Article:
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Celgene Pays Exscientia $25 Million up Front for 3-Year AI Research Deal

Celgene logo on side of large building

UK-based Exscientia signed a three-year artificial intelligence (AI)-based drug discovery collaboration with Celgene.

As part of the deal, Celgene is paying Exscientia $25 million upfront as well as various undisclosed milestone payments. Exscientia will be eligible for tiered royalties on net sales on any product coming out of the research.

Exscientia will use its full-stack AI drug discovery platform, Centaur Chemist, to accelerate the discovery of small molecule therapeutic drug candidates. It will focus on three of Celgene’s therapeutic programs in oncology and autoimmunity.

“We’re incredibly proud to collaborate with Celgene and to sign another partnership with a key industry player, reinforcing our place at the forefront of AI drug discovery,” stated Andrew Hopkins, Exscientia’s chief executive officer. “Today, patients can wait more than 10 years from initial drug discovery to its availability as a treatment. “

Exscientia has partnered with a number of pharma companies, including Roche, GlaxoSmithKline, Sanofi and Evotec. The company raised a $26 million Series B found at the beginning of the year, which it is using to expand its technology and build its proprietary drug pipeline. The company could receive more than $1 billion in milestones from its various partnerships.

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Hopkins went on to say, “With autoimmune diseases and cancer rates increasing, the pharmaceutical industry’s R&D productivity needs to dramatically improve—and technology is a key part of this. Since our pioneering Nature papers in the field, we have been developing our AI platform on the principle that AI combined with human creativity can significantly accelerate the drug discovery process and thus drastically improve access of new drugs to the market.”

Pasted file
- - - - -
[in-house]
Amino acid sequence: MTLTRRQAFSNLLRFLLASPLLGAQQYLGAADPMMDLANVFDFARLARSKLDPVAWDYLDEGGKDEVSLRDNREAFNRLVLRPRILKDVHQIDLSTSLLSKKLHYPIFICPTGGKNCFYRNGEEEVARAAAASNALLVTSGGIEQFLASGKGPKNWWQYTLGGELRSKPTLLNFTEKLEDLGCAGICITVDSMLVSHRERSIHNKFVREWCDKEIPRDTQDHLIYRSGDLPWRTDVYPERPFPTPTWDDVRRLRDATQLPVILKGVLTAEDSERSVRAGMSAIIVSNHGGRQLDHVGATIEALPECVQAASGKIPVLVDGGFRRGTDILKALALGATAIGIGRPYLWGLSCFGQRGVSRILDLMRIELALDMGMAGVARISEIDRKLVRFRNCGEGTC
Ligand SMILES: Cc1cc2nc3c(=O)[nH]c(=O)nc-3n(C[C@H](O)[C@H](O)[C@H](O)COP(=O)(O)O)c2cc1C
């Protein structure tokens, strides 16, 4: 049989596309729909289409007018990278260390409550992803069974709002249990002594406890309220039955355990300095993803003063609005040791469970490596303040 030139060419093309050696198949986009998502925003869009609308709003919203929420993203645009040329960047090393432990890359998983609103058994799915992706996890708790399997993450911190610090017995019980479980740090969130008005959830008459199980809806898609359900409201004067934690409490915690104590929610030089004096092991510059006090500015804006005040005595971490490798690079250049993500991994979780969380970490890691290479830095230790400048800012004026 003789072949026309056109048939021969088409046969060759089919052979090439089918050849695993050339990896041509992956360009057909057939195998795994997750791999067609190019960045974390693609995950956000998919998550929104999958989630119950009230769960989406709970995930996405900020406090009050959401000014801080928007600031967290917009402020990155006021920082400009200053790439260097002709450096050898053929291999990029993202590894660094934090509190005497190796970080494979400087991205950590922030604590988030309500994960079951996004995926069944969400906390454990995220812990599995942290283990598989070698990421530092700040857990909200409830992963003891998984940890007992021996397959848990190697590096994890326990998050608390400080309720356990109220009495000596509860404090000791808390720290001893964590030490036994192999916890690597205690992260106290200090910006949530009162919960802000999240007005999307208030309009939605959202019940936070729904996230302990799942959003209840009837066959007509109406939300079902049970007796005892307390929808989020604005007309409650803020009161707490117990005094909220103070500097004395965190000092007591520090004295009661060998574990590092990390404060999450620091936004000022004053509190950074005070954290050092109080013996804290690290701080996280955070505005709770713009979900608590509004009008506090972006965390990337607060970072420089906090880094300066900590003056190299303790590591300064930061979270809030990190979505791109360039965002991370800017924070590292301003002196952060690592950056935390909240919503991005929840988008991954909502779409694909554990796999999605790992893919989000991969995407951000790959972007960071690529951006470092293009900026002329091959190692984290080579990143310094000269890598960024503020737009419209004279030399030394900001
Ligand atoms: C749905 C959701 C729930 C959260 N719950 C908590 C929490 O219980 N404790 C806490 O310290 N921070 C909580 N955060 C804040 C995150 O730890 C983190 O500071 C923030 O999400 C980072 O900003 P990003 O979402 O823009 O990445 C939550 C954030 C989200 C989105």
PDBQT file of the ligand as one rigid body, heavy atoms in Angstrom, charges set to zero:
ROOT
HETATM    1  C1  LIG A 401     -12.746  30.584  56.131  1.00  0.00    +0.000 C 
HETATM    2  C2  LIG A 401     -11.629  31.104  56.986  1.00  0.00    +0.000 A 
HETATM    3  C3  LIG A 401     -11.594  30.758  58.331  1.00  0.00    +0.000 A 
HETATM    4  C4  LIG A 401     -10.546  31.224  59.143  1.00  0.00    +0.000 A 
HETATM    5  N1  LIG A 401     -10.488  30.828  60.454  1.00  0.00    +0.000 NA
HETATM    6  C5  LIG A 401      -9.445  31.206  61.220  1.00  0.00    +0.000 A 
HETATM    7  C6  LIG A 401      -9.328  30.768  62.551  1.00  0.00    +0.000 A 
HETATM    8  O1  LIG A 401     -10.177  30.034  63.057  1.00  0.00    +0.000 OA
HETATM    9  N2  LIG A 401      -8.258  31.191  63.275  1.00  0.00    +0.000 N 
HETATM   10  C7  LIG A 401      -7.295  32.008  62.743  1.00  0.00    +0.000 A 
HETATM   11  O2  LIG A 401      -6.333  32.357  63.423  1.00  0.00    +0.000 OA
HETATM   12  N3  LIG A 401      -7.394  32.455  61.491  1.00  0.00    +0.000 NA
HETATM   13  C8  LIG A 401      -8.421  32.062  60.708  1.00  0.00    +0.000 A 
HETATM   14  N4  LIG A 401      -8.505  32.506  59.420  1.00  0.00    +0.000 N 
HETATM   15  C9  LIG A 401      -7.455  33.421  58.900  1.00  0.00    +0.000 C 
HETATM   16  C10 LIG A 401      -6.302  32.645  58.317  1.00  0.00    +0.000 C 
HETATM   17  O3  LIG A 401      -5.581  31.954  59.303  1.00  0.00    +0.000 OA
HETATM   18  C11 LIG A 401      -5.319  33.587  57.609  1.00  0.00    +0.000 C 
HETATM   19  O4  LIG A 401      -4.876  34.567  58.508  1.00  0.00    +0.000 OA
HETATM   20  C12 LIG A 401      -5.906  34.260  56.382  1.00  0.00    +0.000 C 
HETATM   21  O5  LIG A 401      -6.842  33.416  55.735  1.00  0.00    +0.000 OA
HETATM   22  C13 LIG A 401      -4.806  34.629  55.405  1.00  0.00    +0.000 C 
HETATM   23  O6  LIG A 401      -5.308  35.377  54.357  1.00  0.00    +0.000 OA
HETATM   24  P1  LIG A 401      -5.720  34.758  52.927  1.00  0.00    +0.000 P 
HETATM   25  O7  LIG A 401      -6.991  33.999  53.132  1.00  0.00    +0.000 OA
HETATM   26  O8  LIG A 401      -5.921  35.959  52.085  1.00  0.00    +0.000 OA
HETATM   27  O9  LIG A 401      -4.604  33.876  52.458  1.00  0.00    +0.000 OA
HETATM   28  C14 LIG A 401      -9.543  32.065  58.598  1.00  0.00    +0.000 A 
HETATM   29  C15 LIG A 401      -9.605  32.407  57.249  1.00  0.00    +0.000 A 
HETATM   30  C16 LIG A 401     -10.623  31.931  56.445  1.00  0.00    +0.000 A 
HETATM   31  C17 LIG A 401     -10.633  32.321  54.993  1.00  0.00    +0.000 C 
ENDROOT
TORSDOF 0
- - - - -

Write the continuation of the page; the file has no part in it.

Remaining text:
Celgene is currently in the midst of an acquisition deal, with Bristol-Myers Squibb trying to buy the company for $74 billion. However, several big shareholders oppose the deal, which will likely be determined at the special shareholder meeting on April 12. Yesterday, one of those protesters, Starboard Value LP, issued an investor presentation opposing the deal, saying the deal was “ill-advised and not in the best interests of Bristol-Myers shareholders.”

One of the biggest concerns, and probably the most accurate, is that Celgene is facing “a massive patent cliff” as its blockbuster cancer drug Revlimid. The drug brought in $10 billion last year, but over the next seven years will lose about 60 percent of its earning power.

Which at least partially explains an investment in a company that might shorten the discovery and development timelines and identifies new molecules to develop.

For its part, Bristol-Myers Squibb argues that the deal will create “the number one oncology franchise” according to BMS chief executive officer Giovanni Caforio, in solid and hematologic tumors. That franchise includes Opdivo, Yervoy, Revlimid and Pomalyst. Caforio has also pointed to a cardiovascular pipeline including Eliquis, and inflammation drugs led by Orencia and Otezla.

Of the deal with Exscientia, Celgene’s corporate vice president, Chemistry, Lawrence Hamann, stated, “We are tremendously excited to collaborate with such leaders in the development and application of AI tools to accelerate drug discovery. Exscientia have a proven track record of success in this emergent field, and we believe that reducing the number of iteration cycles in optimizing structure-activity and developability relationships through their platform will very favorably impact our ability to deliver high-quality development candidates targeting unmet needs in oncology and autoimmunity.”

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